Stephen Goodwin at The American Scholar:
Robert Stone, who died on January 10, was a member of the all-but-vanished tribe of hard-living, two-fisted, wildly ambitious American novelists who grew up in Hemingway’s slipstream. In the 1960s, when Bob was writing his first novel, Hall of Mirrors, the elders were guys like Norman Mailer, William Styron, Saul Bellow, and Nelson Algren. They punched like heavyweights. They swung for the fences. They all stalked that shaggy beast, the Great American Novel.
Or so it seemed to an impressionable younger writer like me; I felt just enough younger to have missed out on something. Perhaps I romanticized the generation of writers ahead of me, but from the safety of the academy—I was on path of the writer-teacher—they did seem larger-than-life: more adventurous, more daring, more glamorous that the rest of us would ever be.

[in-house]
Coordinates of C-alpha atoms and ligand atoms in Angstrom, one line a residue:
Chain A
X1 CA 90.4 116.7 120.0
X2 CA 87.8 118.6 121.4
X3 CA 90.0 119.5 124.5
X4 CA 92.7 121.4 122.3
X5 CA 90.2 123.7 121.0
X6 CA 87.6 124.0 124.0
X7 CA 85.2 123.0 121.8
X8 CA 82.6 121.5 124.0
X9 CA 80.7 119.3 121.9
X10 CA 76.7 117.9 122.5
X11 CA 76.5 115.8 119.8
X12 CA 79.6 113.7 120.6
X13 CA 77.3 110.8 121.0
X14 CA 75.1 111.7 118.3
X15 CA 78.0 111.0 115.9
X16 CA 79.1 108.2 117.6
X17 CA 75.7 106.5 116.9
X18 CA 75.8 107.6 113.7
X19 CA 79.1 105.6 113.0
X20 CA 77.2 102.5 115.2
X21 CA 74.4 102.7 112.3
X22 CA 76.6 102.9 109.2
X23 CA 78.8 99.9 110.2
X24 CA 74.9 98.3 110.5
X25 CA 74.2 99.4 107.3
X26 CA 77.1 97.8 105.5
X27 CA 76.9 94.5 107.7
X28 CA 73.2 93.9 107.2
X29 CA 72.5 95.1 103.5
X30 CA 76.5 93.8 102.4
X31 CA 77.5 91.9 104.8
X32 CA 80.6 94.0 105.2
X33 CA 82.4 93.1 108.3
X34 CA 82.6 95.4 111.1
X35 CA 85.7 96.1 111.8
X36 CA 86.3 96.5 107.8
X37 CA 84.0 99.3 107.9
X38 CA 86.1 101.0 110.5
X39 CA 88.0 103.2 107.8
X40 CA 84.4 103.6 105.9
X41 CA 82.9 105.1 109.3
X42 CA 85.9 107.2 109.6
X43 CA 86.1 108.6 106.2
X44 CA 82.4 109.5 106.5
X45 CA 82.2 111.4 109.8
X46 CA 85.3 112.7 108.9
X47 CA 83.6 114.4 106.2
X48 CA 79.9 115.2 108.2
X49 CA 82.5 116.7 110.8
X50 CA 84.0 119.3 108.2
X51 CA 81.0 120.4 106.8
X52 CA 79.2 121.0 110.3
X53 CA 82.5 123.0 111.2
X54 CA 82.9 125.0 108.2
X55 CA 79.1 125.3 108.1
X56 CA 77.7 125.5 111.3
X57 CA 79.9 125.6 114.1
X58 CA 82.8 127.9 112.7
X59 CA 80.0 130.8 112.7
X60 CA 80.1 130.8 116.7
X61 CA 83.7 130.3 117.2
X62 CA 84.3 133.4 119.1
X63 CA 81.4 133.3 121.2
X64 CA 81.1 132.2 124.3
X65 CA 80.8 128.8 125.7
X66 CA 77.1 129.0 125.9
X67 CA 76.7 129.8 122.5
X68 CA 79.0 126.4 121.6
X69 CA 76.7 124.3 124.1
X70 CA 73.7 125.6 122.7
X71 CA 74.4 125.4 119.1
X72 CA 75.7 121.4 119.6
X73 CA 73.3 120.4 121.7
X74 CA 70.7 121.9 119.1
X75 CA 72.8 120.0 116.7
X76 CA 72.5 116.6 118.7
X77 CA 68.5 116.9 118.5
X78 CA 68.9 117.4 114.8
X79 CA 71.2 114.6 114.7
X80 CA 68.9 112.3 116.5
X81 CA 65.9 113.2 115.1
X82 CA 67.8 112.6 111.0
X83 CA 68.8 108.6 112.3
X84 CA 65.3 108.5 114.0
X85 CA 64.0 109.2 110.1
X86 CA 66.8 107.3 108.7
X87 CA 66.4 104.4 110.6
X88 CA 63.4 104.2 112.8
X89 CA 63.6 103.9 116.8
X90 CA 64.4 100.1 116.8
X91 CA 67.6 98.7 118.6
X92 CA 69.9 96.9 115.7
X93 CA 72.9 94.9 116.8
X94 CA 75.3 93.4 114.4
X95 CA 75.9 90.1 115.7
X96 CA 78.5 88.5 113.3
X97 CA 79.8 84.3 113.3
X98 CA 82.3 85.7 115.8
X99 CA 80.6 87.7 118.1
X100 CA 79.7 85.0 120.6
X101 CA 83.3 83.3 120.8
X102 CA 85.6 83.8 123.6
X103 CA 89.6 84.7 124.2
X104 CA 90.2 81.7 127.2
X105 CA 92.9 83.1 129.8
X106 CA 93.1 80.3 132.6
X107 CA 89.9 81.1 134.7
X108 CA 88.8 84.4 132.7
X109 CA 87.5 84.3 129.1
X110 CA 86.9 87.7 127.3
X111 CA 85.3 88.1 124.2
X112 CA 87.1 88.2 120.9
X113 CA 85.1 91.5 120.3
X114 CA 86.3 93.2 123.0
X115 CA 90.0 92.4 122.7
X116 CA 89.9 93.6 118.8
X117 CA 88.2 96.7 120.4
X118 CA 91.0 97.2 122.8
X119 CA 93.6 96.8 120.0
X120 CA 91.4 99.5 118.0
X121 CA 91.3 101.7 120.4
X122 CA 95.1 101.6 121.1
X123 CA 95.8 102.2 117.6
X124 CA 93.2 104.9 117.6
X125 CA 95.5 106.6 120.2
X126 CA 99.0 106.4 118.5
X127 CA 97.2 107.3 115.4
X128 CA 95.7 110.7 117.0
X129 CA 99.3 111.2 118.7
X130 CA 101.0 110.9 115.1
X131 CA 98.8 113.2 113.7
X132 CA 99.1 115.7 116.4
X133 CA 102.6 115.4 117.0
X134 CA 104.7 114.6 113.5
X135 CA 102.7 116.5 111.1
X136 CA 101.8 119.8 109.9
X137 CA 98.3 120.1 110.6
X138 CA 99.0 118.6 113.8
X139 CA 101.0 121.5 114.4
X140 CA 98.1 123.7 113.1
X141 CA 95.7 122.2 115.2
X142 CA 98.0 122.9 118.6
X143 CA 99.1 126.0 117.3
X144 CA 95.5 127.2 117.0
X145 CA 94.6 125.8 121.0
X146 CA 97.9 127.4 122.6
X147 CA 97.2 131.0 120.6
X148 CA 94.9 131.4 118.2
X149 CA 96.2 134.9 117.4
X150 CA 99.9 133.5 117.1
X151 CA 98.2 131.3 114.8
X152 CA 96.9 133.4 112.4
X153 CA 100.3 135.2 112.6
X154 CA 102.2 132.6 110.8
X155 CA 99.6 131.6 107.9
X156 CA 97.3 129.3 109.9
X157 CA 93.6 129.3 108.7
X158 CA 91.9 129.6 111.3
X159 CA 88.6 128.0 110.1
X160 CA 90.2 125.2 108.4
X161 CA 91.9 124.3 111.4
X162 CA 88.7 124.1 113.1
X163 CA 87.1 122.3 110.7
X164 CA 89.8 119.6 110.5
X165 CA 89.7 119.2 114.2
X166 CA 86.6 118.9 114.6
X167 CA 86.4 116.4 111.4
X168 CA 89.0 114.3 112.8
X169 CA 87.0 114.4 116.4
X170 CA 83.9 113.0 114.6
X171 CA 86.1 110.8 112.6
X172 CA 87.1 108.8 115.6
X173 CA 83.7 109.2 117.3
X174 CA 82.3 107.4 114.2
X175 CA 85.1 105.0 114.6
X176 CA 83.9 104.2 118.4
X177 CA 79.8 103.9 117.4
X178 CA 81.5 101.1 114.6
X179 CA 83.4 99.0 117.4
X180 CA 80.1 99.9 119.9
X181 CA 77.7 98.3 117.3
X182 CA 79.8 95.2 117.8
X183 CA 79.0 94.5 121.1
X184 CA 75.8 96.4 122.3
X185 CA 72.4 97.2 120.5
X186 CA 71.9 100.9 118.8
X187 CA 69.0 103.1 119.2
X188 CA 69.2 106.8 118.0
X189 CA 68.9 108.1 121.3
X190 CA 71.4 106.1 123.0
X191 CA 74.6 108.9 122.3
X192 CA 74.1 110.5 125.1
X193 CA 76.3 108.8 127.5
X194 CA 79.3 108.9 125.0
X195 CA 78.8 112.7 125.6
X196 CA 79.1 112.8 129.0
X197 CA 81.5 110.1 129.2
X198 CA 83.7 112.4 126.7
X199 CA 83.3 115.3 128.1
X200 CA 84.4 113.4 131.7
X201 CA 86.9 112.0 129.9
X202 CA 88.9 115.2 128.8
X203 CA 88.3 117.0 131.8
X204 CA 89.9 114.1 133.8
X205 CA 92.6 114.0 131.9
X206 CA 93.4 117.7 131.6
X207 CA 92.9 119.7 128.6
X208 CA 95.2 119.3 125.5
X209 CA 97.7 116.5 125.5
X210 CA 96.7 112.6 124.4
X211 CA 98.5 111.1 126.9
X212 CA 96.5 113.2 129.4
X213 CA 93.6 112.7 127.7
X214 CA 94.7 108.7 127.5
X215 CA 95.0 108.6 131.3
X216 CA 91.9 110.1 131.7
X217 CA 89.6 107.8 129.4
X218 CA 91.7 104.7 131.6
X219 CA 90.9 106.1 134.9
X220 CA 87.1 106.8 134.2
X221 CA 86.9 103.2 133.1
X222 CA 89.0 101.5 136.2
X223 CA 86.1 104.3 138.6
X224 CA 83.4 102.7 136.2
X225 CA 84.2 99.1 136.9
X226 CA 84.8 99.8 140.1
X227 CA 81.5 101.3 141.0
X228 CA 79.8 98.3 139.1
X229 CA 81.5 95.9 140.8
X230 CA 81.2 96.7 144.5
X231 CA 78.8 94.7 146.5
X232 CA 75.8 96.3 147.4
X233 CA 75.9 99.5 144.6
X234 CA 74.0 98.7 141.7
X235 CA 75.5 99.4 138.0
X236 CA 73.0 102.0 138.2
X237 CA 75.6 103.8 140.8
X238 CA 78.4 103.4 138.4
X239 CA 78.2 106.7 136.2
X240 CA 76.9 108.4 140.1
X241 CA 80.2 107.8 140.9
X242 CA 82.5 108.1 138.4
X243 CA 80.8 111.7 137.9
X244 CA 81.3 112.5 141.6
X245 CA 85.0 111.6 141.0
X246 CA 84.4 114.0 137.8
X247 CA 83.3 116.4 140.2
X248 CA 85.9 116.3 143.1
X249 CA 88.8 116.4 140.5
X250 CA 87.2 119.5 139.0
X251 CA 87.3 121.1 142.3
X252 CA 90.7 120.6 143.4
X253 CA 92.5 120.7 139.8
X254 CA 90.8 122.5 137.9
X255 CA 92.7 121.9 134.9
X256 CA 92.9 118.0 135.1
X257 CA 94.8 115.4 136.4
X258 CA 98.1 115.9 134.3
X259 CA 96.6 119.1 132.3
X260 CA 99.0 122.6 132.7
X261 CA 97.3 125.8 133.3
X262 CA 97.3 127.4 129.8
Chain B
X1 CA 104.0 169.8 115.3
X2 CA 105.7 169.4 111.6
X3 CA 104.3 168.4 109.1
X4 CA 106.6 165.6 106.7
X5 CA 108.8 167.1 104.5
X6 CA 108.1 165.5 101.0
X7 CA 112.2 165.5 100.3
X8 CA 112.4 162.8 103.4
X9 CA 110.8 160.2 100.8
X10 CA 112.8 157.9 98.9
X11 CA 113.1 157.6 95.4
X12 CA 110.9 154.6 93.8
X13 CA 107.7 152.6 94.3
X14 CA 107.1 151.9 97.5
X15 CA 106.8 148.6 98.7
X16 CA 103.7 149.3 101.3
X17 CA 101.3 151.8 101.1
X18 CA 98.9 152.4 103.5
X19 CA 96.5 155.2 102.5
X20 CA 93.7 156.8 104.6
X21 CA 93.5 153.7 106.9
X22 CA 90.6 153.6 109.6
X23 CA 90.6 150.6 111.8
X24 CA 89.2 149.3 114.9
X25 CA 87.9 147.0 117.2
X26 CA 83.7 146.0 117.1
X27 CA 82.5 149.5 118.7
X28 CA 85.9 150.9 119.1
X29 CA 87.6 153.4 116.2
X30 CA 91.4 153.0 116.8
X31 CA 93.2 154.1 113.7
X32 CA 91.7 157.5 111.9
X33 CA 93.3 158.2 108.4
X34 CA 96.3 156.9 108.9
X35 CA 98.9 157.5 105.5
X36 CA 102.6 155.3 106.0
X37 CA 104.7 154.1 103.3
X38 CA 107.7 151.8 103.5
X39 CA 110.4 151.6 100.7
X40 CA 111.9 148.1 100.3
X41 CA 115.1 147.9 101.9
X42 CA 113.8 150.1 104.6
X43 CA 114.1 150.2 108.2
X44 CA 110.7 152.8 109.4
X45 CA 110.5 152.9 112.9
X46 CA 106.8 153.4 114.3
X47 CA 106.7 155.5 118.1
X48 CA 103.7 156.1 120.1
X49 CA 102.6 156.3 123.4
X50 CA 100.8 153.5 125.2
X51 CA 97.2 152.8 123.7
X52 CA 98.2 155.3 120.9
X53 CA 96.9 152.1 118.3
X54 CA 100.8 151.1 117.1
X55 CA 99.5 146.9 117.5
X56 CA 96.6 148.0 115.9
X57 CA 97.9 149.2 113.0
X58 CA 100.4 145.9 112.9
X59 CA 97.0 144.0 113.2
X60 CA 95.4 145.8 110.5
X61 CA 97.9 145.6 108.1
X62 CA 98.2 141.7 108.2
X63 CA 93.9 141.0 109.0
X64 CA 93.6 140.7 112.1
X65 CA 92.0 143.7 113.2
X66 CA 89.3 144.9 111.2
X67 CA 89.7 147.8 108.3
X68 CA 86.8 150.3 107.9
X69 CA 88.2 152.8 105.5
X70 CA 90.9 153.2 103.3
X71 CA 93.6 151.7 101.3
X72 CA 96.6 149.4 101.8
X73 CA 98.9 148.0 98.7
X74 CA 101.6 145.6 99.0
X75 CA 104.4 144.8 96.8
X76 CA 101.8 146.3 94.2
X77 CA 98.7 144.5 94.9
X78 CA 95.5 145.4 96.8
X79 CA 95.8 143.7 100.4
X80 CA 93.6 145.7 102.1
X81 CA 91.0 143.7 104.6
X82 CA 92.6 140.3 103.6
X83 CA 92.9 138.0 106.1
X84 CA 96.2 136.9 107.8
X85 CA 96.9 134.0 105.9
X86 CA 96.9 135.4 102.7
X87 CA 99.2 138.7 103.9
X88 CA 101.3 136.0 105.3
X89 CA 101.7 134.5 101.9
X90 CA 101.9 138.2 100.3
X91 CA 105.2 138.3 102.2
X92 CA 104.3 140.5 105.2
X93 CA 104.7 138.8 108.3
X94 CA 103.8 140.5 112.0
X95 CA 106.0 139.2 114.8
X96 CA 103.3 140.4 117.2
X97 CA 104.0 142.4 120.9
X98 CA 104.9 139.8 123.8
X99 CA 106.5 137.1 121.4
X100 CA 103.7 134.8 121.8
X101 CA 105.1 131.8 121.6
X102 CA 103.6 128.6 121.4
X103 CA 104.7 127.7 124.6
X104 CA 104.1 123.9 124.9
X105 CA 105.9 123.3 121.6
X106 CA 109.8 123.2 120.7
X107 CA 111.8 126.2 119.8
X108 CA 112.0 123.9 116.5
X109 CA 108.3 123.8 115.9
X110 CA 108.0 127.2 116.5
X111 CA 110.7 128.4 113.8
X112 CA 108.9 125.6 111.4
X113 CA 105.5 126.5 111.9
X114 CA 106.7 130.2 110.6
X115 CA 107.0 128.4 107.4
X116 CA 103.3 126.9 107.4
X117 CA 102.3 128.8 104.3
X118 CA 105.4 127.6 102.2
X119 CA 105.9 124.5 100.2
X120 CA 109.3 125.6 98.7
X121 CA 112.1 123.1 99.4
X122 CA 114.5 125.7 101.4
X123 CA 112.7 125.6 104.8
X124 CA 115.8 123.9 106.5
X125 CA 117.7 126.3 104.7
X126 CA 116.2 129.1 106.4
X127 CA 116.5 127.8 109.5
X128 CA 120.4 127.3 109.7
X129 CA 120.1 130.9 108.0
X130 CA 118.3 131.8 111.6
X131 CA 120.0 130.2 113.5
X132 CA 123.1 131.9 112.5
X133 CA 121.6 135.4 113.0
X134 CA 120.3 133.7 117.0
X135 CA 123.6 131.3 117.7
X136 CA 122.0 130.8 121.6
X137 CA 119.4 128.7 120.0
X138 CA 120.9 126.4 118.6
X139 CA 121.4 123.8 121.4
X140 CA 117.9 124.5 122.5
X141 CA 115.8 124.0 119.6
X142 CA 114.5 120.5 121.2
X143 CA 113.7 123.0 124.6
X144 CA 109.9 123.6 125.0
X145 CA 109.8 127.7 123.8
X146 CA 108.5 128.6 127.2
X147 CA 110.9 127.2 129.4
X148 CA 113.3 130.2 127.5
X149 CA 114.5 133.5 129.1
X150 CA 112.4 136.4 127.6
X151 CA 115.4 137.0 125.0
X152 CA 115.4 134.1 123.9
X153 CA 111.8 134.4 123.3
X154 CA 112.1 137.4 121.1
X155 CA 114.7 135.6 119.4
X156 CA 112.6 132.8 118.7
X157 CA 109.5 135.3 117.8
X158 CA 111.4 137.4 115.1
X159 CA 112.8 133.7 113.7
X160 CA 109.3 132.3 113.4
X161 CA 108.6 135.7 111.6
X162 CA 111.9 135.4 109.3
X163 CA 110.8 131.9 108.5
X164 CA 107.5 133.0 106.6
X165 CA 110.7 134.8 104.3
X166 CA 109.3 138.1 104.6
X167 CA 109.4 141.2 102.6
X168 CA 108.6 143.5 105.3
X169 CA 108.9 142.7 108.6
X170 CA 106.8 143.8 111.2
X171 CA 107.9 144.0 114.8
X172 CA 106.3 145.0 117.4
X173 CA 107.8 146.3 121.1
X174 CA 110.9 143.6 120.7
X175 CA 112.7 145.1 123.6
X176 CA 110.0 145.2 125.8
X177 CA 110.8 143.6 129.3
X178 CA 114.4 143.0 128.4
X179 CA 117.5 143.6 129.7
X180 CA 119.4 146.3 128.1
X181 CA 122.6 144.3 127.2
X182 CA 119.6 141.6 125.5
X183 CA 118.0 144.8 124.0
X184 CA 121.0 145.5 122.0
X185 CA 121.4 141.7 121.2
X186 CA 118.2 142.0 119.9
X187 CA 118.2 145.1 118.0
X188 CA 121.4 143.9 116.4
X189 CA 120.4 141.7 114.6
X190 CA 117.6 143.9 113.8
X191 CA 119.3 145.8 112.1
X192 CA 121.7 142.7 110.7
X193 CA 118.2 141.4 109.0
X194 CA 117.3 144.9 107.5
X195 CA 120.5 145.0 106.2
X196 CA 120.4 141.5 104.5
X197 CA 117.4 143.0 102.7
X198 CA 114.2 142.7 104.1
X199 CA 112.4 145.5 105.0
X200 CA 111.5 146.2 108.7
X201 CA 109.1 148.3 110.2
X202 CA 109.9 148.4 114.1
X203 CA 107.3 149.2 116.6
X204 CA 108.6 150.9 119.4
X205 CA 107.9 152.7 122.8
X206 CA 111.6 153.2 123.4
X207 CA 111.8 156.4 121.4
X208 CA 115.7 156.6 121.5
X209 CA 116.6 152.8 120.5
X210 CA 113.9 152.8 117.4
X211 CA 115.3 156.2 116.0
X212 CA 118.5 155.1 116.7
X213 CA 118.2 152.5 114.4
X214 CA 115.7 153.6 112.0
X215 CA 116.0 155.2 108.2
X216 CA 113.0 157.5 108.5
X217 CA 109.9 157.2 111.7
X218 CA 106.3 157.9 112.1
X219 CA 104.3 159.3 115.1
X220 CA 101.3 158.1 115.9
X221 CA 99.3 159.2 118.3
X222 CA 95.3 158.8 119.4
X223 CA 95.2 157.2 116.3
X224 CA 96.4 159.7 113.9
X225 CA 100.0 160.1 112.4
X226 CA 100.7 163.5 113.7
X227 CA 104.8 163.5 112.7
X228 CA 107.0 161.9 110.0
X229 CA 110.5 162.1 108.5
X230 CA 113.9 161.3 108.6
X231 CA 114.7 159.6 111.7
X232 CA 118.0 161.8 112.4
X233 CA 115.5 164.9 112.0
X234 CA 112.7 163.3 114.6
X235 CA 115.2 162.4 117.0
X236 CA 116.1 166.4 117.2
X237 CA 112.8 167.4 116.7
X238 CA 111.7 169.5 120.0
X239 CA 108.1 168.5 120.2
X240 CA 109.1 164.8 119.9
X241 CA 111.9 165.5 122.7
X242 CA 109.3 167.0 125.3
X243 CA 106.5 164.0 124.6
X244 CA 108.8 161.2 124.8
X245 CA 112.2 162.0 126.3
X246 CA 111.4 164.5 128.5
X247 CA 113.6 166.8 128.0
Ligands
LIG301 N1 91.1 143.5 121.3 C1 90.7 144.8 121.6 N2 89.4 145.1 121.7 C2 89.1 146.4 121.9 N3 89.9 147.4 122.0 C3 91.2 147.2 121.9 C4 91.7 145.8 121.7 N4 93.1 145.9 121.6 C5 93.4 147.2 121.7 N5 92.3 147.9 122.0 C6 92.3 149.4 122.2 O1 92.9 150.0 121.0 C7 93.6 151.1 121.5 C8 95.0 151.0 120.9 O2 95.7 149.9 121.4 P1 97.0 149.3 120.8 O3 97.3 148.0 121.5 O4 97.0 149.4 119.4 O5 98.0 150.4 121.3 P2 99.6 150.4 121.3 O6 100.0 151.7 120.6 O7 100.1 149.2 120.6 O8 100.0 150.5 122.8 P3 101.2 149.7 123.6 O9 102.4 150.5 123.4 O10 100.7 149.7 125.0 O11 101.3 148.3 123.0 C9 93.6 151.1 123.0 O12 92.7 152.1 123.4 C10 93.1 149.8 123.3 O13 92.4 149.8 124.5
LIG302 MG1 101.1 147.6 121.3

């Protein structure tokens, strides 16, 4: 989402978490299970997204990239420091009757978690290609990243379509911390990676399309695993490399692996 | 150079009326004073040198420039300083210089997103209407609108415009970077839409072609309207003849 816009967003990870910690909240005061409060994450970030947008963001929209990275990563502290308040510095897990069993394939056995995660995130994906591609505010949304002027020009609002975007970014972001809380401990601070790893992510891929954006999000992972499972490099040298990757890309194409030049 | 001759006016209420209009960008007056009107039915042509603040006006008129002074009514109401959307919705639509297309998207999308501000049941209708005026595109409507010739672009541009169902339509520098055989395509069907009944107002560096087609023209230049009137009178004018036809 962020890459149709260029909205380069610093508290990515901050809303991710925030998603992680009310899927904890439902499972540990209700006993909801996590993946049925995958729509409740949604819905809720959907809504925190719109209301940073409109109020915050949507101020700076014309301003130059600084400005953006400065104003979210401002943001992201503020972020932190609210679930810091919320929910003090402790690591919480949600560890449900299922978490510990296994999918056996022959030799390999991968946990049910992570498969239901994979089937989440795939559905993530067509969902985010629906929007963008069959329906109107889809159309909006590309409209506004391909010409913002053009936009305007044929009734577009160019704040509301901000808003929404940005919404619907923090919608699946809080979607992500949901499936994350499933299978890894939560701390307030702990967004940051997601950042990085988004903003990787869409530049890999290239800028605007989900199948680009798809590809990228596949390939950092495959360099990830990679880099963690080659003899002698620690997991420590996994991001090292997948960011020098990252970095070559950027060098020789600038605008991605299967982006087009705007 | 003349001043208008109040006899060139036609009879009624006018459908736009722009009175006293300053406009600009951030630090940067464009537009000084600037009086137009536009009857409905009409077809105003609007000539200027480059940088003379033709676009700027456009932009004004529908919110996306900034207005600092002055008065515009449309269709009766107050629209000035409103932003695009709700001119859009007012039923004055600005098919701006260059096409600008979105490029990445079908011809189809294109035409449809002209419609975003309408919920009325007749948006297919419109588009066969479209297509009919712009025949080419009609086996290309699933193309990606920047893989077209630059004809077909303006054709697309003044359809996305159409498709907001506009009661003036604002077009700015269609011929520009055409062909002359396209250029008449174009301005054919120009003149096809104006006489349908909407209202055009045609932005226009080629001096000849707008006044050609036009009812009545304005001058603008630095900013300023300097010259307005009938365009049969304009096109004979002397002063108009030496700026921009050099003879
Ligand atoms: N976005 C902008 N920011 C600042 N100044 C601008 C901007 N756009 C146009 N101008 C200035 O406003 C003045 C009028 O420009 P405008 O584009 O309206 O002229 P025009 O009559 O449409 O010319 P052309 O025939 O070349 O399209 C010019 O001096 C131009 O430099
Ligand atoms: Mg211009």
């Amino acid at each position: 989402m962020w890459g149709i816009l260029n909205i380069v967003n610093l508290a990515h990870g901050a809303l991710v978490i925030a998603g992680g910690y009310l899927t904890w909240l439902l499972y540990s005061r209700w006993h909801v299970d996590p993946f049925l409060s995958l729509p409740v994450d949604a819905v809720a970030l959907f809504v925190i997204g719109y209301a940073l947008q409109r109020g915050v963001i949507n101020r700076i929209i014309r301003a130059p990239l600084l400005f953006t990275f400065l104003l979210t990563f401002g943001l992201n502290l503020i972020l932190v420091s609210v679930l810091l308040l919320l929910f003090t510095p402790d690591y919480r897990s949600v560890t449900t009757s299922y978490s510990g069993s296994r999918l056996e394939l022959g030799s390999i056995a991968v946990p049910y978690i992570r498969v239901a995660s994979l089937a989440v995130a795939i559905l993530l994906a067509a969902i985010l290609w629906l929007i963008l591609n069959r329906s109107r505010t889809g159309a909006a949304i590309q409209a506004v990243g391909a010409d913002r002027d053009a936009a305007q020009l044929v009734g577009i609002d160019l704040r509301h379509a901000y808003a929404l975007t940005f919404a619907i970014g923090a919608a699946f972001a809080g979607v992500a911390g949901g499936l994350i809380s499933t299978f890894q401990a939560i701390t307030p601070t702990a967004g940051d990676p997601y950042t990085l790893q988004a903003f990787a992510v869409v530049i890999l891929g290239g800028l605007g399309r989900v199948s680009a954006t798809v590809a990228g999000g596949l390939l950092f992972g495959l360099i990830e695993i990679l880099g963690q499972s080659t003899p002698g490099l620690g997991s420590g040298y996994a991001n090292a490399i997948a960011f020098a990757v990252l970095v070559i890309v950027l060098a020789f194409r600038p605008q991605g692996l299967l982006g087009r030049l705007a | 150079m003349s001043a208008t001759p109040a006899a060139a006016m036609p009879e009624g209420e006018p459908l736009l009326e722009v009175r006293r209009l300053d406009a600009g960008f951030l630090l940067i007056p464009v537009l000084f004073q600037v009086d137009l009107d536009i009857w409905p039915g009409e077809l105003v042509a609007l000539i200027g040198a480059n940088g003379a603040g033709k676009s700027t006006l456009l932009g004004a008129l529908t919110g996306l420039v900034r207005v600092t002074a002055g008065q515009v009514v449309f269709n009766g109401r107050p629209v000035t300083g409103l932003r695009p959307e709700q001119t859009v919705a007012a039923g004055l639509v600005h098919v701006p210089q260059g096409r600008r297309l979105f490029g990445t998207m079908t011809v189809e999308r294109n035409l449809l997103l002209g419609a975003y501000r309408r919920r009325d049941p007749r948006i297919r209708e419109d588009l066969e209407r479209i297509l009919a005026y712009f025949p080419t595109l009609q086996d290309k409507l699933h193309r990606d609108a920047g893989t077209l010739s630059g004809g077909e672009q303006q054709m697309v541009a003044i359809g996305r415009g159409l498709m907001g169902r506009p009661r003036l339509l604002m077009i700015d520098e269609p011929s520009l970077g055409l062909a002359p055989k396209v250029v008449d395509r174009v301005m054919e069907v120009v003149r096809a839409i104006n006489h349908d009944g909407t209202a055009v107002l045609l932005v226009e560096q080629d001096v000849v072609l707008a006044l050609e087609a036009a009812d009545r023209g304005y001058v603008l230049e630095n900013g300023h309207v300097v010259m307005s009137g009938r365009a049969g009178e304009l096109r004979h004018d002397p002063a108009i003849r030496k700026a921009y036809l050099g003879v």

By the time I met Bob, he had already won the 1975 National Book Award for his second novel, Dog Soldiers, a thriller that linked the disastrous war in Vietnam with the drug culture that was epidemic on the home front. That book is richly populated with the kinds of characters who would become familiar to his readers: the druggies, the drunks, the psychopaths, the world-weary, the desperate, and the deluded, some of them so violent, cruel, or just plain loony that they could strike fear in your heart.